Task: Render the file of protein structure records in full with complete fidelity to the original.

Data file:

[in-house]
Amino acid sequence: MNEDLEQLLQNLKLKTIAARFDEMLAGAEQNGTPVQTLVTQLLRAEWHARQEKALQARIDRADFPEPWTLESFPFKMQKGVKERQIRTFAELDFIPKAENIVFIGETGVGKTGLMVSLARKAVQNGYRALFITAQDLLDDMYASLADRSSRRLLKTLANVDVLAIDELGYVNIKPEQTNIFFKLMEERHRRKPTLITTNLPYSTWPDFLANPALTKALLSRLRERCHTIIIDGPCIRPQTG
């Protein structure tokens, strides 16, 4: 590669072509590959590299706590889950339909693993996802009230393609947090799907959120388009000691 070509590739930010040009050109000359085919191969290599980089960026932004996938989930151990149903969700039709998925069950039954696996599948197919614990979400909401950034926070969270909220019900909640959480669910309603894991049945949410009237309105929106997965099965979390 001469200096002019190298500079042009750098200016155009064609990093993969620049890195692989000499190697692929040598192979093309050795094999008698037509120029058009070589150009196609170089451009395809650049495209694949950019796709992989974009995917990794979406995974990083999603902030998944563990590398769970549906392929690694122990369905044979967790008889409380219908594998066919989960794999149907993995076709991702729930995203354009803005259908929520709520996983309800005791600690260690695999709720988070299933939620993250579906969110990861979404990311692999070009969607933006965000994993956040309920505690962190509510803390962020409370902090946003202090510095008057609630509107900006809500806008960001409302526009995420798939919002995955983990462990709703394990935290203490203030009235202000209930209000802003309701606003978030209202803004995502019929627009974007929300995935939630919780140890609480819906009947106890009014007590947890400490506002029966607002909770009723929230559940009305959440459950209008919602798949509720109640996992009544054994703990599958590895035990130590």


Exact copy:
[in-house]
Amino acid sequence: MNEDLEQLLQNLKLKTIAARFDEMLAGAEQNGTPVQTLVTQLLRAEWHARQEKALQARIDRADFPEPWTLESFPFKMQKGVKERQIRTFAELDFIPKAENIVFIGETGVGKTGLMVSLARKAVQNGYRALFITAQDLLDDMYASLADRSSRRLLKTLANVDVLAIDELGYVNIKPEQTNIFFKLMEERHRRKPTLITTNLPYSTWPDFLANPALTKALLSRLRERCHTIIIDGPCIRPQTG
């Protein structure tokens, strides 16, 4: 590669072509590959590299706590889950339909693993996802009230393609947090799907959120388009000691 070509590739930010040009050109000359085919191969290599980089960026932004996938989930151990149903969700039709998925069950039954696996599948197919614990979400909401950034926070969270909220019900909640959480669910309603894991049945949410009237309105929106997965099965979390 001469200096002019190298500079042009750098200016155009064609990093993969620049890195692989000499190697692929040598192979093309050795094999008698037509120029058009070589150009196609170089451009395809650049495209694949950019796709992989974009995917990794979406995974990083999603902030998944563990590398769970549906392929690694122990369905044979967790008889409380219908594998066919989960794999149907993995076709991702729930995203354009803005259908929520709520996983309800005791600690260690695999709720988070299933939620993250579906969110990861979404990311692999070009969607933006965000994993956040309920505690962190509510803390962020409370902090946003202090510095008057609630509107900006809500806008960001409302526009995420798939919002995955983990462990709703394990935290203490203030009235202000209930209000802003309701606003978030209202803004995502019929627009974007929300995935939630919780140890609480819906009947106890009014007590947890400490506002029966607002909770009723929230559940009305959440459950209008919602798949509720109640996992009544054994703990599958590895035990130590």